More about Sunday’s ‘goings on’ at Nest 2 and the aftermath

After a quiet few days at Nest 2 the intrusion by four ospreys on Sunday definitely provided action! Here is a short video showing the intruders. Click to view.N2 White EB swipes at ? fem

The first ringed intruder to arrive was Blue CE.

Blue CE takes in the Nest 2 view (c) Forestry Commission England

Blue CE takes in the Nest 2 view
(c) Forestry Commission England

Her ringer Brian Etheridge has kindly provided details of her origin. She hatched in 2009 at a nest in the Kildary area, Easter Ross and was ringed in July that year. She is from a brood of three. She may well have her own nest in which case she simply took advantage of a free meal before heading north.

The second ‘new’ female was one regular readers will remember. White EB has visited Kielder twice before. First, in 2014 she and 37 had a brief liaison before Mrs 37 returned. Last year she was here for a very short time, as far as the nestcams revealed, with a landing on Nest 1. She is a 2007 Tweed Valley born osprey. She has an identifiable mark on her right eye which is clear on an HD camera.

White EB (c) Forestry Commission England

White EB
(c) Forestry Commission England

White EB was the only one of the four intruders seen in the last half hour or so of footage on Sunday. On Monday she and 37 were on Nest 2 and courtship began. Both birds were bedraggled and looked in need of a fish but 37 spent the first ¾ hour of coverage bringing in twigs, long sticks, moss – and trying to copulate.

10.05 EB isn't impressed (c) Forestry COmmission England

10.05 EB isn’t impressed
(c) Forestry Commission England

Eventually 37 disappeared – presumably in search of a fish. EB had to fly off to collect her share a couple of hours later. She brought it back to the nest and 37 followed. He scraped and fiddled with nest material whilst EB tucked in.

12.45 EB eats as 37 scrapes (c) Forestry Commission England

12.45 EB eats as 37 scrapes
(c) Forestry Commission England

During over eight hours of nestcam streaming 37 attempted to mate sixteen times but EB was not responsive. Here is a video of a (non) event at 15.15.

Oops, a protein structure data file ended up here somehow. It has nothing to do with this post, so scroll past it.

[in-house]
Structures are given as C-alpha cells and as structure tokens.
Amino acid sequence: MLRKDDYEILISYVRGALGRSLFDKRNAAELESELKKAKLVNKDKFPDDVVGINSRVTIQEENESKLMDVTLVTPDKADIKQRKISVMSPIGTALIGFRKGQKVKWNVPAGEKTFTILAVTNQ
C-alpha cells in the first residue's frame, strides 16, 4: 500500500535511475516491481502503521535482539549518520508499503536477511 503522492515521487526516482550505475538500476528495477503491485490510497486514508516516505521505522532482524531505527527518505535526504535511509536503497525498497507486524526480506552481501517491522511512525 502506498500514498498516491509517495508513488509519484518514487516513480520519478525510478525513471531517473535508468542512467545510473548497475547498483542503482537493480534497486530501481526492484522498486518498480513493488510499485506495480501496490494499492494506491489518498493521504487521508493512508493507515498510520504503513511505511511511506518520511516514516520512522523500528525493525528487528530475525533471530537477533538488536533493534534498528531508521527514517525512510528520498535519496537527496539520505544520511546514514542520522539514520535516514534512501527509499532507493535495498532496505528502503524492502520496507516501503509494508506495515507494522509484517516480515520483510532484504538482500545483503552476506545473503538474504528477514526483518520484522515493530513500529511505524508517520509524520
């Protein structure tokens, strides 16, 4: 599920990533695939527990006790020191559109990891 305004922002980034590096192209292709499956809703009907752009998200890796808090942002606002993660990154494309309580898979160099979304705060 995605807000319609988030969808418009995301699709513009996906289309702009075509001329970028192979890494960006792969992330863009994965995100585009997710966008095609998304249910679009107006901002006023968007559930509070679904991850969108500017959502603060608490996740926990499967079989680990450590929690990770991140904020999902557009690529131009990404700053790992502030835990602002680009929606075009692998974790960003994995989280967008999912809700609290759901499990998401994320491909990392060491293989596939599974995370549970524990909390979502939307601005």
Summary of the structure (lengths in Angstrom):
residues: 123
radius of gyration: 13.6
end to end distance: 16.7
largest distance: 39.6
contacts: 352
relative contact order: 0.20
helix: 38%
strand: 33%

Despite this lack of success for 37 the pair became more relaxed with each other. EB allowed 37 to take the fish back and they dozed on separate sides of the nest.

A late afternoon nap (c) Forestry Commission England

A late afternoon nap
(c) Forestry Commission England

Today began more positively for 37.

10.08 A potential success! (c) Forestry Commission England

10.08 A potential success!
(c) Forestry Commission England

After a couple of similar couplings and some energetic ‘nestoration’ 37 flew off and arrived back a short time later with a whole fish.

11.44 Brunch! (c) Forestry Commission England

11.44 Brunch!
(c) Forestry Commission England

Usually 37’s partner during his time at Kielder – ‘Mrs 37’ – does not return from wintering grounds until about now. This year most breeding ospreys at Projects across the UK have been early. But it would be precipitate to conclude that Mrs 37 will not return.

Meanwhile on Nest 1 there has been very little activity. YA and Mrs YA may be considering moving to the new platform although Nest 1 is still viable.  This morning they were mating on Nest 1, the first such occurence for a few days.

11.55 YA and Mrs YA (c) Forestry Commission England

11.55 YA and Mrs YA
(c) Forestry Commission England

Still early days at Kielder, watch this space!

This entry was posted in Osprey updates, Tweed Valley, UK and tagged . Bookmark the permalink.

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